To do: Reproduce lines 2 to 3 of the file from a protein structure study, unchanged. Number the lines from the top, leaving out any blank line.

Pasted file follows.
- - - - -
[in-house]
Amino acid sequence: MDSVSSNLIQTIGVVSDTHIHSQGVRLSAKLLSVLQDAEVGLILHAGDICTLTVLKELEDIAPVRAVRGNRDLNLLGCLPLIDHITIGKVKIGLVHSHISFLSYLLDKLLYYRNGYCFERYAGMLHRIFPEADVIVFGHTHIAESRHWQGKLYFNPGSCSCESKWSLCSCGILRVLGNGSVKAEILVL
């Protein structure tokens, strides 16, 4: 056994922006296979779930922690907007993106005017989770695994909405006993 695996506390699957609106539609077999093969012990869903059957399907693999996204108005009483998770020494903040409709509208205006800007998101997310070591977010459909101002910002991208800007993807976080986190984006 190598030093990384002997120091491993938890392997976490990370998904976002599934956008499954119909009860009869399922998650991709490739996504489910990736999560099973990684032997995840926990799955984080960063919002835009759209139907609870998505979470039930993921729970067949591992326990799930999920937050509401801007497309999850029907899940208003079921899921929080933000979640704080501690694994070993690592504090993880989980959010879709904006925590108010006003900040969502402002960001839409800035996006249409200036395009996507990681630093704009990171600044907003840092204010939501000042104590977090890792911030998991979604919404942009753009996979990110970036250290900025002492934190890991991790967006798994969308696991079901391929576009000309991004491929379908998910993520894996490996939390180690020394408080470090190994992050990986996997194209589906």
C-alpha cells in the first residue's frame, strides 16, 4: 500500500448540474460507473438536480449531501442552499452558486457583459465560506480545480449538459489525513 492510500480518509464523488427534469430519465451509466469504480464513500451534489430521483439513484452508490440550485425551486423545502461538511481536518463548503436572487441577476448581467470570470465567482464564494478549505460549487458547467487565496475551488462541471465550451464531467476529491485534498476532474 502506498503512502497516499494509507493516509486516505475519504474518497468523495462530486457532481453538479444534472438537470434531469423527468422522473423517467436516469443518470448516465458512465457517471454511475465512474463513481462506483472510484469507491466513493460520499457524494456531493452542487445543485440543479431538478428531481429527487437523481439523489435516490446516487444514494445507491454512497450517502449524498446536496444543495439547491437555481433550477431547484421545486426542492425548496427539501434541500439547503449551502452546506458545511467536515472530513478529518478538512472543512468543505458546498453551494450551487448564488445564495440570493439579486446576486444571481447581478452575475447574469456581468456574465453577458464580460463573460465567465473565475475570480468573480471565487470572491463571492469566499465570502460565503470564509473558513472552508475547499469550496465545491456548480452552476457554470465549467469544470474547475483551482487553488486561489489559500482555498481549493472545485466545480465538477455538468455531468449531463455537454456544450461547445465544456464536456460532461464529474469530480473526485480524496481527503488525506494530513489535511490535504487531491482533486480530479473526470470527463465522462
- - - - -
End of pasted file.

Amino acid sequence: MDSVSSNLIQTIGVVSDTHIHSQGVRLSAKLLSVLQDAEVGLILHAGDICTLTVLKELEDIAPVRAVRGNRDLNLLGCLPLIDHITIGKVKIGLVHSHISFLSYLLDKLLYYRNGYCFERYAGMLHRIFPEADVIVFGHTHIAESRHWQGKLYFNPGSCSCESKWSLCSCGILRVLGNGSVKAEILVL
């Protein structure tokens, strides 16, 4: 056994922006296979779930922690907007993106005017989770695994909405006993 695996506390699957609106539609077999093969012990869903059957399907693999996204108005009483998770020494903040409709509208205006800007998101997310070591977010459909101002910002991208800007993807976080986190984006 190598030093990384002997120091491993938890392997976490990370998904976002599934956008499954119909009860009869399922998650991709490739996504489910990736999560099973990684032997995840926990799955984080960063919002835009759209139907609870998505979470039930993921729970067949591992326990799930999920937050509401801007497309999850029907899940208003079921899921929080933000979640704080501690694994070993690592504090993880989980959010879709904006925590108010006003900040969502402002960001839409800035996006249409200036395009996507990681630093704009990171600044907003840092204010939501000042104590977090890792911030998991979604919404942009753009996979990110970036250290900025002492934190890991991790967006798994969308696991079901391929576009000309991004491929379908998910993520894996490996939390180690020394408080470090190994992050990986996997194209589906």